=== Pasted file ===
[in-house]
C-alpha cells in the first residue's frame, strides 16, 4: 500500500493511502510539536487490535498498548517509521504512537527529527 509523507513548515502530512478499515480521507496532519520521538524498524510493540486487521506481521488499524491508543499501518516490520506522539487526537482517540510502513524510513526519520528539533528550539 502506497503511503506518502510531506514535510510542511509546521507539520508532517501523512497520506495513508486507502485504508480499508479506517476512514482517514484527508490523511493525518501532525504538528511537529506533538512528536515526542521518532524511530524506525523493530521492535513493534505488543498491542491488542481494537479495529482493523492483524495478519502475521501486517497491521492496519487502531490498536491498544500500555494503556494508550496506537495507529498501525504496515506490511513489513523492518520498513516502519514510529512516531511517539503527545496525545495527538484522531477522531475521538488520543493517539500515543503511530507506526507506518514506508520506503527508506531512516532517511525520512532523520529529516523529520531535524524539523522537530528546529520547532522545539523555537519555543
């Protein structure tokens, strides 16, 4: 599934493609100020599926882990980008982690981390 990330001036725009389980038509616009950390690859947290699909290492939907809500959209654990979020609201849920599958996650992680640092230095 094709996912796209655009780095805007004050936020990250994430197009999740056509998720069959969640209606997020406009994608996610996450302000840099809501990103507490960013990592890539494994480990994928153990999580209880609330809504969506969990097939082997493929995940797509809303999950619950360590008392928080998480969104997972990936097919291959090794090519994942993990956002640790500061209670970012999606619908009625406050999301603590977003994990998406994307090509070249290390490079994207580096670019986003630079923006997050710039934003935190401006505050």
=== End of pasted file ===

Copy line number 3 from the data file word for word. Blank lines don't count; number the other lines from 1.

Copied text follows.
């Protein structure tokens, strides 16, 4: 599934493609100020599926882990980008982690981390 990330001036725009389980038509616009950390690859947290699909290492939907809500959209654990979020609201849920599958996650992680640092230095 094709996912796209655009780095805007004050936020990250994430197009999740056509998720069959969640209606997020406009994608996610996450302000840099809501990103507490960013990592890539494994480990994928153990999580209880609330809504969506969990097939082997493929995940797509809303999950619950360590008392928080998480969104997972990936097919291959090794090519994942993990956002640790500061209670970012999606619908009625406050999301603590977003994990998406994307090509070249290390490079994207580096670019986003630079923006997050710039934003935190401006505050």